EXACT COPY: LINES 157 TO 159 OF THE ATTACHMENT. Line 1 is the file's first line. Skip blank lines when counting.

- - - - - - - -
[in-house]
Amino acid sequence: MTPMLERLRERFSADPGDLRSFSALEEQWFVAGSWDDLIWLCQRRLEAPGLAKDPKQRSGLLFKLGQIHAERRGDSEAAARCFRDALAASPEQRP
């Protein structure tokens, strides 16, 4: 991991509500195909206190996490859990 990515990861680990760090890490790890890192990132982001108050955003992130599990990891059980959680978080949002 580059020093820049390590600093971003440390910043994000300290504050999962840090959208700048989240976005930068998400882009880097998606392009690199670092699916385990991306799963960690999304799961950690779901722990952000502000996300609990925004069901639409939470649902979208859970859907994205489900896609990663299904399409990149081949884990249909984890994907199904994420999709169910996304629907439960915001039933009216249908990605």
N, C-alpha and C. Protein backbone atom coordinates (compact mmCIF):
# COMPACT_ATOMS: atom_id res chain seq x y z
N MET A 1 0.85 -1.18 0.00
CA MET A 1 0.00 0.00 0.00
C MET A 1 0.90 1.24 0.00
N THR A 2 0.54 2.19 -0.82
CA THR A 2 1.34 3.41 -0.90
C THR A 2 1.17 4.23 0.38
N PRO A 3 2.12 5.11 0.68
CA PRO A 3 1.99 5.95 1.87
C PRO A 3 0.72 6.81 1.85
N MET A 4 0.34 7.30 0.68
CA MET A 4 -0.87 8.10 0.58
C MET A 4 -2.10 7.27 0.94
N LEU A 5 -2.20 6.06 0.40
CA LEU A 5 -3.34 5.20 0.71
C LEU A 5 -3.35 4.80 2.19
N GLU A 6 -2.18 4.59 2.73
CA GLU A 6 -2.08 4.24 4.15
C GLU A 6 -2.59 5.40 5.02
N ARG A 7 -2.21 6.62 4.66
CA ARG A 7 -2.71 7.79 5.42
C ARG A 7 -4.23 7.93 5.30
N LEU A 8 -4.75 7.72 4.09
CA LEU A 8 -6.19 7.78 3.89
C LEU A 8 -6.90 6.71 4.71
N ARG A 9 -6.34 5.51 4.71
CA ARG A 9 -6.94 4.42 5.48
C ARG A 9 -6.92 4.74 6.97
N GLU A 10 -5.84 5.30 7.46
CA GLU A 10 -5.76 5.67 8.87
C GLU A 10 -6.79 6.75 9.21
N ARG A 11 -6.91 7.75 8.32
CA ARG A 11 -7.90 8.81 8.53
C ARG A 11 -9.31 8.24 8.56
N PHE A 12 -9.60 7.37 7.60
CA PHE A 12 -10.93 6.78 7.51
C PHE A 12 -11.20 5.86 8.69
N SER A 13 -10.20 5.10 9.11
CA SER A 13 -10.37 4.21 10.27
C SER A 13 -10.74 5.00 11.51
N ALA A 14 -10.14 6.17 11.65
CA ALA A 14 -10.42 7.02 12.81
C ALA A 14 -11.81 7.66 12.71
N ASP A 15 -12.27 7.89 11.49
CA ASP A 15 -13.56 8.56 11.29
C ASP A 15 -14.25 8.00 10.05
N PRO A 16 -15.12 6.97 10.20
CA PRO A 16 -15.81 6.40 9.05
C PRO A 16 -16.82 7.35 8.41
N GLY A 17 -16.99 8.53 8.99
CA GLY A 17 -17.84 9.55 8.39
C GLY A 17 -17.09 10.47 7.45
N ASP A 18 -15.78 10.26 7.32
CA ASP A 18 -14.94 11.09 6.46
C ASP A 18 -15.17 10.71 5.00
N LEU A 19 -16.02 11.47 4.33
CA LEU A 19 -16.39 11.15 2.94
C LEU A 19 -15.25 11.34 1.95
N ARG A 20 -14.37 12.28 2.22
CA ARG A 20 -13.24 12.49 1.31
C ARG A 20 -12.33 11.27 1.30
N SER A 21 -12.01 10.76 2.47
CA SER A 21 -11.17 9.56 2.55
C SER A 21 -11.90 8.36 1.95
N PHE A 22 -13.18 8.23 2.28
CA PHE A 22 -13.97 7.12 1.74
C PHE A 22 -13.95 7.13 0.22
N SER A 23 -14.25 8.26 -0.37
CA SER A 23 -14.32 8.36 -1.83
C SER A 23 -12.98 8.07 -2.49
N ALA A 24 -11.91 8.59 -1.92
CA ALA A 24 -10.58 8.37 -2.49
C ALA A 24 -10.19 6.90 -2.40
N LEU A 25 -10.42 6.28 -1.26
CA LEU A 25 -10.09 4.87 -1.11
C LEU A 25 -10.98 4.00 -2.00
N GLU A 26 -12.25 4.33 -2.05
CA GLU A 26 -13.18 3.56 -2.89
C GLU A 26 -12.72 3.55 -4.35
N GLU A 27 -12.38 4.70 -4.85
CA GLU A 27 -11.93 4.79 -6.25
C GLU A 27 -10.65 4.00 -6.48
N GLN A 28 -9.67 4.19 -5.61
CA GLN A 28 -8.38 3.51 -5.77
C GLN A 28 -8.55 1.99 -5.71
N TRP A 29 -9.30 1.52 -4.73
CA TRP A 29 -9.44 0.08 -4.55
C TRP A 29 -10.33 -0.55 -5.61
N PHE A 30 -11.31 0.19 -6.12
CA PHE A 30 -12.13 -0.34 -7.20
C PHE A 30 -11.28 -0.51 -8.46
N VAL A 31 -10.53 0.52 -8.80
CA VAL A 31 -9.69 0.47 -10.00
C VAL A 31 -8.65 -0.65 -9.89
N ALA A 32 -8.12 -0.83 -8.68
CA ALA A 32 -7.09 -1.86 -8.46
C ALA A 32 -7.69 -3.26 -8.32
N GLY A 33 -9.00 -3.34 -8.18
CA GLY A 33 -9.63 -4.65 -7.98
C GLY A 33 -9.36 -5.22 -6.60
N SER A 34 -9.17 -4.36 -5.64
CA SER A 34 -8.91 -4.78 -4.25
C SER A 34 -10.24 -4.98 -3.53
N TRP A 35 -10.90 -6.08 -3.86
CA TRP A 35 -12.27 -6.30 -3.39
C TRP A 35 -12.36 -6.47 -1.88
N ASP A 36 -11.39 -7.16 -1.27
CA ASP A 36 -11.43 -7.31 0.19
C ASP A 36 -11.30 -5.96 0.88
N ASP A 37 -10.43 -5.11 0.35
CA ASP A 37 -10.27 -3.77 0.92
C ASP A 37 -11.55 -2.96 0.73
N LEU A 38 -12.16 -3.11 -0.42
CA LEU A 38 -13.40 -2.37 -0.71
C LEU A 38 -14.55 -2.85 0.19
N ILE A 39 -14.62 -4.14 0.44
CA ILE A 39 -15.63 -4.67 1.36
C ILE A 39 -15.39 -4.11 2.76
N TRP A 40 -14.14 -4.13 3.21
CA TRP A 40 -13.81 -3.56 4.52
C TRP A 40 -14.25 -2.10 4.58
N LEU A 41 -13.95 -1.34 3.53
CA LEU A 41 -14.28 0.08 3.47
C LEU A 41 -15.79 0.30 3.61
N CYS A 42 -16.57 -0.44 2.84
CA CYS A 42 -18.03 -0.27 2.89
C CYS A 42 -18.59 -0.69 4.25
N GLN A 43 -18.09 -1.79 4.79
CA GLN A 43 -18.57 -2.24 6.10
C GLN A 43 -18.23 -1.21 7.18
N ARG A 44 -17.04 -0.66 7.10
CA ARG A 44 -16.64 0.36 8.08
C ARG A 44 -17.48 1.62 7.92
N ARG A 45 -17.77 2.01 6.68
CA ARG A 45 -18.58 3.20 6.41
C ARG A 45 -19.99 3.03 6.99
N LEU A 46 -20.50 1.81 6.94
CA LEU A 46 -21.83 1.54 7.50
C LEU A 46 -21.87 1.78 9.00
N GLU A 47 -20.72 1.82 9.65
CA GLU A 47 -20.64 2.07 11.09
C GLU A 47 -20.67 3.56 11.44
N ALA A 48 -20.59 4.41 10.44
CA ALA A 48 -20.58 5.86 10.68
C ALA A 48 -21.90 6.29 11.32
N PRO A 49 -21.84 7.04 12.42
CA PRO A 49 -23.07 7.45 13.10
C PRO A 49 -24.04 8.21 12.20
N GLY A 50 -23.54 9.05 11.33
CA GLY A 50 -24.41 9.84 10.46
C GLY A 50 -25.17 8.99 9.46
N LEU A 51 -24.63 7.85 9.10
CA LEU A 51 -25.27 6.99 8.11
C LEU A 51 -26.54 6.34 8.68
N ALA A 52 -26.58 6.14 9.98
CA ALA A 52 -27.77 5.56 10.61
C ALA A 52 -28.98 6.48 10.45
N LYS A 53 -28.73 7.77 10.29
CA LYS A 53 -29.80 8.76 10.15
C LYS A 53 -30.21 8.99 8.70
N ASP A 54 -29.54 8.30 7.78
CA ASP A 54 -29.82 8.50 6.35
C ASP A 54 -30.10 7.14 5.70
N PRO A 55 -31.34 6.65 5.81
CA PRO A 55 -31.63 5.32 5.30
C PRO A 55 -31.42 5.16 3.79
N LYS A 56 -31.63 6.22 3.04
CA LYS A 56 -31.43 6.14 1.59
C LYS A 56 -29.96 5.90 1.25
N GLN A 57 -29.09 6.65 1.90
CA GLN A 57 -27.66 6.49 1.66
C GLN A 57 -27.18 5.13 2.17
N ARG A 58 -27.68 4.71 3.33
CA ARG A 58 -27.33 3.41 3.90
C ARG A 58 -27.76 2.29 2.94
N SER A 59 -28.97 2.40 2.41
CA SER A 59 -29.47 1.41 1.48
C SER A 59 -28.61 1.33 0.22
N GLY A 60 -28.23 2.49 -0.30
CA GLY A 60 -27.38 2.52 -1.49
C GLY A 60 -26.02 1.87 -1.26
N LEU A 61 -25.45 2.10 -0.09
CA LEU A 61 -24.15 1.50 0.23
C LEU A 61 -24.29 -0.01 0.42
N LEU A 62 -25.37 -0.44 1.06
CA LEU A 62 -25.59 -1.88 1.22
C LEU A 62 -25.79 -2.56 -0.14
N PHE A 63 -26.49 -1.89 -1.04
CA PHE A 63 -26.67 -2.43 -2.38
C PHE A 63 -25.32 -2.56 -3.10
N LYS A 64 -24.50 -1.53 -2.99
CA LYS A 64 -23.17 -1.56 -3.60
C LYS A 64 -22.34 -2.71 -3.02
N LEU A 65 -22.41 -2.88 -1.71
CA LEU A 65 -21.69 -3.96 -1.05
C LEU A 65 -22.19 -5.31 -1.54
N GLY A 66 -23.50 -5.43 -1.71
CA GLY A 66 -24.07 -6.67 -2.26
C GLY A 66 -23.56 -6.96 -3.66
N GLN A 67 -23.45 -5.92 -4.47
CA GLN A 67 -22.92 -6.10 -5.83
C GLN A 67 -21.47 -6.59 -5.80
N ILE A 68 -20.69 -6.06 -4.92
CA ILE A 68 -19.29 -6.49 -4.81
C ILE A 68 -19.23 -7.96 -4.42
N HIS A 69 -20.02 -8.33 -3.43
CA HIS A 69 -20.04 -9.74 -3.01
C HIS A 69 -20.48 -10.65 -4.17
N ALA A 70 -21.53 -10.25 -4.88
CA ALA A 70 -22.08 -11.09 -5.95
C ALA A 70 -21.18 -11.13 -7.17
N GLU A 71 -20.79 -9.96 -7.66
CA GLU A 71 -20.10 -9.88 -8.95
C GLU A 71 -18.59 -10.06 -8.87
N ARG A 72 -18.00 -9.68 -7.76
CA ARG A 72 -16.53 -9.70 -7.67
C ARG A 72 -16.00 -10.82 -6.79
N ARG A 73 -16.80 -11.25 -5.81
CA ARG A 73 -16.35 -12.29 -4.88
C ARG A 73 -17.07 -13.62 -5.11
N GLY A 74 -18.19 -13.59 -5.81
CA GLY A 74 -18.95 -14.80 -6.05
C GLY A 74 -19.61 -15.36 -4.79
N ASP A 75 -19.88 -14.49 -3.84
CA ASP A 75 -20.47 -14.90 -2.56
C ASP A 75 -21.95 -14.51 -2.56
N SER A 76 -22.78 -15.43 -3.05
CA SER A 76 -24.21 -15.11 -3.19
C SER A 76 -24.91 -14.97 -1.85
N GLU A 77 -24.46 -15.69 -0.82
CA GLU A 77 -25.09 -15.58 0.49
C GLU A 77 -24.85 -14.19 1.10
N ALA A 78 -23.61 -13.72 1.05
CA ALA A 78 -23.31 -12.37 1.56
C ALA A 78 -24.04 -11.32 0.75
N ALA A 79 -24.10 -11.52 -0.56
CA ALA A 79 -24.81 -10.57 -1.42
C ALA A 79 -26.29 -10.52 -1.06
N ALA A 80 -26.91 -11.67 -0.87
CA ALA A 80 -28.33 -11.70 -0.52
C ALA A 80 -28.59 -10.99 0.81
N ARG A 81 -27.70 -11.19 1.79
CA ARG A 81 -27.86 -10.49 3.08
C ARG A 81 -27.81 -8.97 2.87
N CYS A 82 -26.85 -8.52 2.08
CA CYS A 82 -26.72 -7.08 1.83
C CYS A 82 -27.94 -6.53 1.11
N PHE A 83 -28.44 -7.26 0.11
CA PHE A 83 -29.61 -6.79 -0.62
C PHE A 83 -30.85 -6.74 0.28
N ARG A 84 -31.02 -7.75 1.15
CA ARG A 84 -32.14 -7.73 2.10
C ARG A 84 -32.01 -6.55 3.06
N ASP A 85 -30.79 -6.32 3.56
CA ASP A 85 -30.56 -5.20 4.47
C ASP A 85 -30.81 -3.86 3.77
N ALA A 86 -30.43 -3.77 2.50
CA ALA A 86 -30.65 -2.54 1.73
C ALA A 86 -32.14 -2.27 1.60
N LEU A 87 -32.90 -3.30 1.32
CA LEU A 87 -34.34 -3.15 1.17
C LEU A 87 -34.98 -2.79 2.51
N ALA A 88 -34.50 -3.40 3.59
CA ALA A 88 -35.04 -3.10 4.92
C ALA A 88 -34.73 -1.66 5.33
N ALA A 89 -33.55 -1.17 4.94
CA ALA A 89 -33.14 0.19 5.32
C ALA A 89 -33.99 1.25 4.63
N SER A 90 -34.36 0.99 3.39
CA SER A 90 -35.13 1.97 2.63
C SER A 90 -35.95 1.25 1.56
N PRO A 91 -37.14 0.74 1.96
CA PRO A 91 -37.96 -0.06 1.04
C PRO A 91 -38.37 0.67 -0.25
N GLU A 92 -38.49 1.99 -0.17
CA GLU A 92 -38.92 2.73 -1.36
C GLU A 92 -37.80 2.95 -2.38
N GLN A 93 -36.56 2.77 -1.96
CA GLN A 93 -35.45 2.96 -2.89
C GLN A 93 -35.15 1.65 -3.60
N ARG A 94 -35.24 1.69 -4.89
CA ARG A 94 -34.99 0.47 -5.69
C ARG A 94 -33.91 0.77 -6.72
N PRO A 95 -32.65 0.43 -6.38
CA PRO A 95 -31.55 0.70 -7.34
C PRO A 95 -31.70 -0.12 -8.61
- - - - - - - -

CA LEU A 51 -25.27 6.99 8.11
C LEU A 51 -26.54 6.34 8.68
N ALA A 52 -26.58 6.14 9.98